Thursday, March 1, 2012

Why do French say..."tout de go" ?

When he has nothing to hide or lose, a person can achieve or say something "tout de go" ("straight out"), which means directly or frankly. Although the word "go" suggests an English origin, it is actually derived from the French verb "gobler" ("suck"). During the  mid-seventeenth century, one could "swallow a whole gob of" an oyster (literally) as well as good news (meaning figuratively), that is to say to eat or digest in a single swallow. Over time, the term has become synonymous with "no difficulty " and was reduced to its present spelling, simpler.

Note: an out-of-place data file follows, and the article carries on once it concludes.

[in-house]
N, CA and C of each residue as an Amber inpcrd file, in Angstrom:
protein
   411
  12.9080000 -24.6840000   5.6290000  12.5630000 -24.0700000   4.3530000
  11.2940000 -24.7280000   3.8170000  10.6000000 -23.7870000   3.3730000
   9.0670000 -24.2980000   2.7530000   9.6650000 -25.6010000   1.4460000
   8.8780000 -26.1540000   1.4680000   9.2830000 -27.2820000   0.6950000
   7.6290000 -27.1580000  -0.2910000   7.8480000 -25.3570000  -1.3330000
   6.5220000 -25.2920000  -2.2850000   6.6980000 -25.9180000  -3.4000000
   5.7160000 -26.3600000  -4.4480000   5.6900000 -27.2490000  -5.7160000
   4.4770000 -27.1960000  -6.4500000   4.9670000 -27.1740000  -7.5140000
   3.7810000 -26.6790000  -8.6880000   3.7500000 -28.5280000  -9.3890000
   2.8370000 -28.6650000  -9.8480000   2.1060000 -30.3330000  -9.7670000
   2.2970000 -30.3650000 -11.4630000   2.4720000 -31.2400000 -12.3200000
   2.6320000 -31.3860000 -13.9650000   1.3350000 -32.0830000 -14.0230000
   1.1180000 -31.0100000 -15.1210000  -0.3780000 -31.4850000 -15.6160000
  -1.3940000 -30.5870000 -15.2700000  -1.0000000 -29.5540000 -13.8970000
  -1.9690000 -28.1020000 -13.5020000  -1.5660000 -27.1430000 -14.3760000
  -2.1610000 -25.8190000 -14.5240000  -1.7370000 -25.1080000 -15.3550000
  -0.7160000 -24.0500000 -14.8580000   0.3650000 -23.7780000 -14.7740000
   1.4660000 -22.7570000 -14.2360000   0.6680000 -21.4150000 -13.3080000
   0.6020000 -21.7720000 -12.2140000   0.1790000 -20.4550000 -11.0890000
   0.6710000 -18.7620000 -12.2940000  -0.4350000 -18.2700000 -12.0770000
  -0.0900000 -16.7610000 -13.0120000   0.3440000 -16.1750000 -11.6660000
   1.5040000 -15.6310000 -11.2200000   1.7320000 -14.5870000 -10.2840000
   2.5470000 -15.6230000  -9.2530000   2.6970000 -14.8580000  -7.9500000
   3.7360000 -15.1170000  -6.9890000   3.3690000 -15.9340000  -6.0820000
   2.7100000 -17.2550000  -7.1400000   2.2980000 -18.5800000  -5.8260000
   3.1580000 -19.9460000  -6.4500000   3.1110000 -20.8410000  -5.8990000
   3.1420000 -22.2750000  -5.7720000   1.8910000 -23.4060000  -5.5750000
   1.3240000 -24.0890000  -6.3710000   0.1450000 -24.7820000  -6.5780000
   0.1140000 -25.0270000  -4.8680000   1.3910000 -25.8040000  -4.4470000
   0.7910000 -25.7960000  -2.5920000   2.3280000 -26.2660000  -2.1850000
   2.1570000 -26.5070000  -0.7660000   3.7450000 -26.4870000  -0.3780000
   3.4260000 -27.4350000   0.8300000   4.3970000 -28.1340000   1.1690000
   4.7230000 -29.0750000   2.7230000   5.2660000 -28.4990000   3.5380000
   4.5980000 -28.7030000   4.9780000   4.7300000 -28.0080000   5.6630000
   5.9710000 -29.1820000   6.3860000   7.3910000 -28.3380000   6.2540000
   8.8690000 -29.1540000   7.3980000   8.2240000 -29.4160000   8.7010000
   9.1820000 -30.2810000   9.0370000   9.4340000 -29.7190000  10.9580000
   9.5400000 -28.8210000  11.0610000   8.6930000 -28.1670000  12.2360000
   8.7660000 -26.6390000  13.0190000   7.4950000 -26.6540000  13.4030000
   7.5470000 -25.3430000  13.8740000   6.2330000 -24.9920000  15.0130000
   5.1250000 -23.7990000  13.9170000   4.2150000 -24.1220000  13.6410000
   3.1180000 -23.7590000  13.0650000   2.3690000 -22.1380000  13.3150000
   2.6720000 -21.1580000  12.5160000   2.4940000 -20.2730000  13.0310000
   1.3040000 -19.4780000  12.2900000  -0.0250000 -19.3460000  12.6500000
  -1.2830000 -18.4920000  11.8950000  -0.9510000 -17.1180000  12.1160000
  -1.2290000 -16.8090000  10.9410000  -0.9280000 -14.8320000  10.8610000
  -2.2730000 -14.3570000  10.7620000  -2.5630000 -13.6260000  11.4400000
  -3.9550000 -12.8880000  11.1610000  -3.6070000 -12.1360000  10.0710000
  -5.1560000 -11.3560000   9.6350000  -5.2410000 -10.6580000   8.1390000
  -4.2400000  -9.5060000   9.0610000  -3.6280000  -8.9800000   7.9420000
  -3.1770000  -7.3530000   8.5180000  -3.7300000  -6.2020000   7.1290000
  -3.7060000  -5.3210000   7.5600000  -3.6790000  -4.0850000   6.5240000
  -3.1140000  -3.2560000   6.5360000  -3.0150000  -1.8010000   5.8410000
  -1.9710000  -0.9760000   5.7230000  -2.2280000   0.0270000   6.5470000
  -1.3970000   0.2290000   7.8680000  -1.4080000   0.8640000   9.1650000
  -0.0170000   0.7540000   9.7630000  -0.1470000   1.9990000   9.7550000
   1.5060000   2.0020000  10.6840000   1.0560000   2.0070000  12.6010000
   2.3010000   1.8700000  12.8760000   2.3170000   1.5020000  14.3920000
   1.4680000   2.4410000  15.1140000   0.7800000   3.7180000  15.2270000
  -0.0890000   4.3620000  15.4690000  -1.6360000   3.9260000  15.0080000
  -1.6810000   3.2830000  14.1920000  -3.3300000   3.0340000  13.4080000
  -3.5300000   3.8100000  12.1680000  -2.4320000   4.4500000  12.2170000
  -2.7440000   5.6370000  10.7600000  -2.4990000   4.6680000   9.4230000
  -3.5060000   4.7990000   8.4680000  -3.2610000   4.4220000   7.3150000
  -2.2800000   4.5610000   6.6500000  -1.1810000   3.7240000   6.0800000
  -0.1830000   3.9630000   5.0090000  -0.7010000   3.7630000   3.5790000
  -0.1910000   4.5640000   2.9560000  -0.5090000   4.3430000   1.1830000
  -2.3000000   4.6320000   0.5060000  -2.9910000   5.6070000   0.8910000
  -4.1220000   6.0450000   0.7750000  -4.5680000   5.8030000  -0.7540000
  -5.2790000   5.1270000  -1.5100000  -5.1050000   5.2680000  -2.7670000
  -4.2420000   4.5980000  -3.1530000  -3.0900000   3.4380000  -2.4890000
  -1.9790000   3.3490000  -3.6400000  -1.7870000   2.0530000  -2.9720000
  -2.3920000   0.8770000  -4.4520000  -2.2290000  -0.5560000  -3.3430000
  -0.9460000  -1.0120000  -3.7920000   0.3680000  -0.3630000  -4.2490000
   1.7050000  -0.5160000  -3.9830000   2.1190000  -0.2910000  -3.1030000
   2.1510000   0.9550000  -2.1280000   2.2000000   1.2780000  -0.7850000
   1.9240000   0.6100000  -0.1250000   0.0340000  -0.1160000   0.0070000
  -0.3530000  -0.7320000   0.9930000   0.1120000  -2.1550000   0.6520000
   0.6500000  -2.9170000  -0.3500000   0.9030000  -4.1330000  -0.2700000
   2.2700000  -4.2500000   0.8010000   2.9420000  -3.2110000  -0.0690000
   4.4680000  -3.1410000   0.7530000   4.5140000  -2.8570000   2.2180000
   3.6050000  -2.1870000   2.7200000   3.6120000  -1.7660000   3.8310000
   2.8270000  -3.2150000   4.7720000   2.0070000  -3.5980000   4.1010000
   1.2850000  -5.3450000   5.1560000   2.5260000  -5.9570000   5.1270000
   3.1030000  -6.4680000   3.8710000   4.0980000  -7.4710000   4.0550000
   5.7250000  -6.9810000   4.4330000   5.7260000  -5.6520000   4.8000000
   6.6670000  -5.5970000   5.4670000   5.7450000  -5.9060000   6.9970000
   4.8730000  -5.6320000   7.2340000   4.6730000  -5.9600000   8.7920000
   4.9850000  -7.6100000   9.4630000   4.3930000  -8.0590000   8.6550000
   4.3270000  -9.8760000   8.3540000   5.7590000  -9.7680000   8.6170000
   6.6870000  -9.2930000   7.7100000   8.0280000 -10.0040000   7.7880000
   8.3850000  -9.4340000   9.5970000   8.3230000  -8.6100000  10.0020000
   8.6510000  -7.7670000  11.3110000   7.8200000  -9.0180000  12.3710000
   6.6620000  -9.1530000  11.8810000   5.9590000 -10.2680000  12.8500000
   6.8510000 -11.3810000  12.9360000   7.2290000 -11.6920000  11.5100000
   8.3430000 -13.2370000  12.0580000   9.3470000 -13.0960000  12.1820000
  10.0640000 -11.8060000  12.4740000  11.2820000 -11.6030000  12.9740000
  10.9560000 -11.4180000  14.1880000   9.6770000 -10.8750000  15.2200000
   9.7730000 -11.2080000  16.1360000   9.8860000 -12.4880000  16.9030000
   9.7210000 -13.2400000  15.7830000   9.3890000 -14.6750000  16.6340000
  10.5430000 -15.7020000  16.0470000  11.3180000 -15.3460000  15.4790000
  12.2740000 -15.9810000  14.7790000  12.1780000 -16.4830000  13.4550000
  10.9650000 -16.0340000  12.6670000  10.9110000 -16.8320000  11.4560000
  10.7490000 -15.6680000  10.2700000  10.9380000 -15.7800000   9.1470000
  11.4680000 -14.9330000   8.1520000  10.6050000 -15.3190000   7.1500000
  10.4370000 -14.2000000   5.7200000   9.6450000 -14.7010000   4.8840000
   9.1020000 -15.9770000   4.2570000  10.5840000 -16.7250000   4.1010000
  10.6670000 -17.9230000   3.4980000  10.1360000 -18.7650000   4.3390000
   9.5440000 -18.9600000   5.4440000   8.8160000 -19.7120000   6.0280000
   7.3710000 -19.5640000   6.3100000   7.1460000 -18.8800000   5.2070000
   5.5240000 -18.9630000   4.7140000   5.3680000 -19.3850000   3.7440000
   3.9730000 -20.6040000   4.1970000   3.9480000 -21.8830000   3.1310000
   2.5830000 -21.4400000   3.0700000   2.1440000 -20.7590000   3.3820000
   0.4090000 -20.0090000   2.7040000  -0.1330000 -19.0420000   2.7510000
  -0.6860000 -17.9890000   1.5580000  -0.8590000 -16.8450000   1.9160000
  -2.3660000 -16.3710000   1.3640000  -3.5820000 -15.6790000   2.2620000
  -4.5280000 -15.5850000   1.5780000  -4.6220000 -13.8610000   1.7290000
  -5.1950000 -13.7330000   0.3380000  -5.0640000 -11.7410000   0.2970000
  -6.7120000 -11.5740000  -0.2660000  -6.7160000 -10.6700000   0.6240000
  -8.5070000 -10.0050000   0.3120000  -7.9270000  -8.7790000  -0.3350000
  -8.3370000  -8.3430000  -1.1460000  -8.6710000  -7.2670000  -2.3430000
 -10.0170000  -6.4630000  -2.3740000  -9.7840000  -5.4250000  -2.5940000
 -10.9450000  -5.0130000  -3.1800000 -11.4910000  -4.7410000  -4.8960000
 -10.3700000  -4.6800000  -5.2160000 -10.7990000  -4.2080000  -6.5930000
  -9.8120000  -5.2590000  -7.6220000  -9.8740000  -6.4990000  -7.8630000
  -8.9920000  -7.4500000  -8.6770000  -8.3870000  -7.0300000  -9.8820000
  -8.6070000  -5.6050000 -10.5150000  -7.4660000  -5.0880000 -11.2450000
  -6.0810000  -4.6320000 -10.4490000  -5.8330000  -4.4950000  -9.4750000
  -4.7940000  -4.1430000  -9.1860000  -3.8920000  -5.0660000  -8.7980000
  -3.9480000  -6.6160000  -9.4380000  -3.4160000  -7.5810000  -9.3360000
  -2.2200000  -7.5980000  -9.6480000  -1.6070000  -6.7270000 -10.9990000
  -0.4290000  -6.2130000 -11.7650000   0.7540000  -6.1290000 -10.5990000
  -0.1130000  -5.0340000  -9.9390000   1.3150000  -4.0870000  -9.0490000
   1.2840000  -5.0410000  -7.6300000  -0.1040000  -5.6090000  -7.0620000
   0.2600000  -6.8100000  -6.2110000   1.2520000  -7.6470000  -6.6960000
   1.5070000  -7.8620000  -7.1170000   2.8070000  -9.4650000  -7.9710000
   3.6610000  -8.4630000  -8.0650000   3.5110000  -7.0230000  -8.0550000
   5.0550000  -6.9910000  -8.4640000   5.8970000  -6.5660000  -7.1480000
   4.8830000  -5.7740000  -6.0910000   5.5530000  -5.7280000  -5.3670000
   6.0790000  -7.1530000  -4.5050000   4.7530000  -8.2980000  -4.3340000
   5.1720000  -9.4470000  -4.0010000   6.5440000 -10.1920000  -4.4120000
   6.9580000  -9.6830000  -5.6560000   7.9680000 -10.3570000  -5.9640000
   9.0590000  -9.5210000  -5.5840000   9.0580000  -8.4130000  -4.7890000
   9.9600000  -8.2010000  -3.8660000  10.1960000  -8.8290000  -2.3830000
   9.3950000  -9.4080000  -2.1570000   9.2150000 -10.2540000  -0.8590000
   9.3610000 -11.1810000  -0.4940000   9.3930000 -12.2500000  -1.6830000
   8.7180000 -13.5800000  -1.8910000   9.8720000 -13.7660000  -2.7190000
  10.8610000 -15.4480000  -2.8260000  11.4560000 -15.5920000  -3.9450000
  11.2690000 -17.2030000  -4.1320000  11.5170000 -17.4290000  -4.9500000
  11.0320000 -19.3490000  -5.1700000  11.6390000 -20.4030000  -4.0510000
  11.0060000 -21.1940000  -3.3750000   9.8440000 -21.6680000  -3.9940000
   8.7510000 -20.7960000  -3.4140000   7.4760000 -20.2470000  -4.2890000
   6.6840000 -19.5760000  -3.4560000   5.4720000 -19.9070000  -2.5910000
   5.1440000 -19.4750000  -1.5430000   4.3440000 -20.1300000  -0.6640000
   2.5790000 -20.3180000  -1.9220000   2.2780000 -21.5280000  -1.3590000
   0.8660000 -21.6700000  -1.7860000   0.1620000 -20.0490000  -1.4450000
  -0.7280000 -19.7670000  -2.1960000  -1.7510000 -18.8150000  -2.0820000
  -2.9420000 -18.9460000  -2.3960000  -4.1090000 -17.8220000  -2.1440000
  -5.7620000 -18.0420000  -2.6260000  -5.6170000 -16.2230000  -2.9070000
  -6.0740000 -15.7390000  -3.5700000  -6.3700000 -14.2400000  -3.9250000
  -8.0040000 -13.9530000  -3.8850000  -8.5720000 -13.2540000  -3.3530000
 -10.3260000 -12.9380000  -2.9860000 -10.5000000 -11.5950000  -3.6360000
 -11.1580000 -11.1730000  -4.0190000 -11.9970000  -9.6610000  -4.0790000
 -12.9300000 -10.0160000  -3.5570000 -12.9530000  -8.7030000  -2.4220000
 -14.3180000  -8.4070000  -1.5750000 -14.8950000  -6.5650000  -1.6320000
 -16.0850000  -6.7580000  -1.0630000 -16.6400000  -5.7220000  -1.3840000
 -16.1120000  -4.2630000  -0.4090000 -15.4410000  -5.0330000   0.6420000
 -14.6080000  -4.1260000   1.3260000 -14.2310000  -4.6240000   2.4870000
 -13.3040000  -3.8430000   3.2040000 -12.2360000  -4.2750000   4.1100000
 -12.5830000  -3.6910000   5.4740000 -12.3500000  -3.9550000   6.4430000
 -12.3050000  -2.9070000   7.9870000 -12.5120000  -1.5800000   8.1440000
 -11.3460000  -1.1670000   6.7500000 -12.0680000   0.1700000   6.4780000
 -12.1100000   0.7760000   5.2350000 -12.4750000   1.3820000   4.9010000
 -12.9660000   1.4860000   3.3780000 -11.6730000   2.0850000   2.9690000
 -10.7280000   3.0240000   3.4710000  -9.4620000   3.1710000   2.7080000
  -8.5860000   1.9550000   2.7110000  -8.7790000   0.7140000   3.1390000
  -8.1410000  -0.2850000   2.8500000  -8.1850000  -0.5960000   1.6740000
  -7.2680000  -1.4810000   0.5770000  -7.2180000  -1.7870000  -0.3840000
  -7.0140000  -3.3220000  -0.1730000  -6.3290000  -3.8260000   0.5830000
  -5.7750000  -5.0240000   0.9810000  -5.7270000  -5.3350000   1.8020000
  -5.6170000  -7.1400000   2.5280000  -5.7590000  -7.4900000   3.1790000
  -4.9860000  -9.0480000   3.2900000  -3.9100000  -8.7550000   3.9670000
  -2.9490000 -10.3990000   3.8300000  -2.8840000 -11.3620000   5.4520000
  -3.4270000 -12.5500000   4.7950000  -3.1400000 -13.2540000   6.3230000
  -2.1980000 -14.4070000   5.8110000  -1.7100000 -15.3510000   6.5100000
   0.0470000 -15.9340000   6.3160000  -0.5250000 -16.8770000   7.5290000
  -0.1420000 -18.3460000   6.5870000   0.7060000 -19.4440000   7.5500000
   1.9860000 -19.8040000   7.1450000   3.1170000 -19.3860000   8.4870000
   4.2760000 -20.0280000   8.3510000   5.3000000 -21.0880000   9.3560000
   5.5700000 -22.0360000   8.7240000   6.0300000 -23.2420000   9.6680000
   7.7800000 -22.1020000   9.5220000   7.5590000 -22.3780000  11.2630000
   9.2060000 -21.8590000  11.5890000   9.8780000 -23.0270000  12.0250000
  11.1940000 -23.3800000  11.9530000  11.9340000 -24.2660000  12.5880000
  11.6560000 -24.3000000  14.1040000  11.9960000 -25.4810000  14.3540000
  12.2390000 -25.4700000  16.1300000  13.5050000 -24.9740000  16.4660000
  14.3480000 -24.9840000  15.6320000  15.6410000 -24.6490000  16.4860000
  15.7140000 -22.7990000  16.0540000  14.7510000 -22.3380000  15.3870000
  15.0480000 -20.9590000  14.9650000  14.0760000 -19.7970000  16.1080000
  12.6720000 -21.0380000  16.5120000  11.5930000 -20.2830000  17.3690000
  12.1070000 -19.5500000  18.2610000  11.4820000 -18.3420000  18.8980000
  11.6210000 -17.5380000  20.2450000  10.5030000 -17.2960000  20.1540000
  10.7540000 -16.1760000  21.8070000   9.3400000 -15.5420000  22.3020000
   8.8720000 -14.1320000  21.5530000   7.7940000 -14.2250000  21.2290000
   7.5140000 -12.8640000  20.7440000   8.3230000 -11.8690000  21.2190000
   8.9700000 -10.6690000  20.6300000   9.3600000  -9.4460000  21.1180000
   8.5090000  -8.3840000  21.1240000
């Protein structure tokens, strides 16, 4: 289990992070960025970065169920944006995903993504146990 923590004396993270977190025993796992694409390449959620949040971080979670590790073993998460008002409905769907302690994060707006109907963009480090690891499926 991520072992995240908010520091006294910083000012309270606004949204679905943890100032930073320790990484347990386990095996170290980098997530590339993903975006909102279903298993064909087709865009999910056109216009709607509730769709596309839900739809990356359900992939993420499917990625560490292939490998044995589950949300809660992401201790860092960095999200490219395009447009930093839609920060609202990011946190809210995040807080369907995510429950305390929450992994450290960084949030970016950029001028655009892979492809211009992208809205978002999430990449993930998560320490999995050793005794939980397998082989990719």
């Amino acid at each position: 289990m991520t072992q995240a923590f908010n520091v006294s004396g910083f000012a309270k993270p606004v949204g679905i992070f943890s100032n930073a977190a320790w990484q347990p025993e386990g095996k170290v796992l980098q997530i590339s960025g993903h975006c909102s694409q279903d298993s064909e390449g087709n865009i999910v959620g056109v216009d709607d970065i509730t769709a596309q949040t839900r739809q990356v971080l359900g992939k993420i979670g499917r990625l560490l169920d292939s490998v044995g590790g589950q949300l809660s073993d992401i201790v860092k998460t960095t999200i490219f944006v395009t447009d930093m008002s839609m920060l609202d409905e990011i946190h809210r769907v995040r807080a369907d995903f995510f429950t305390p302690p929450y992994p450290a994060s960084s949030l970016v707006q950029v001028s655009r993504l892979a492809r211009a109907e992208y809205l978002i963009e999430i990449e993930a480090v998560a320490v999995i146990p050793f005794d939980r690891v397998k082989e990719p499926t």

No comments:

Post a Comment

As usual, comments are welcome and much appreciated.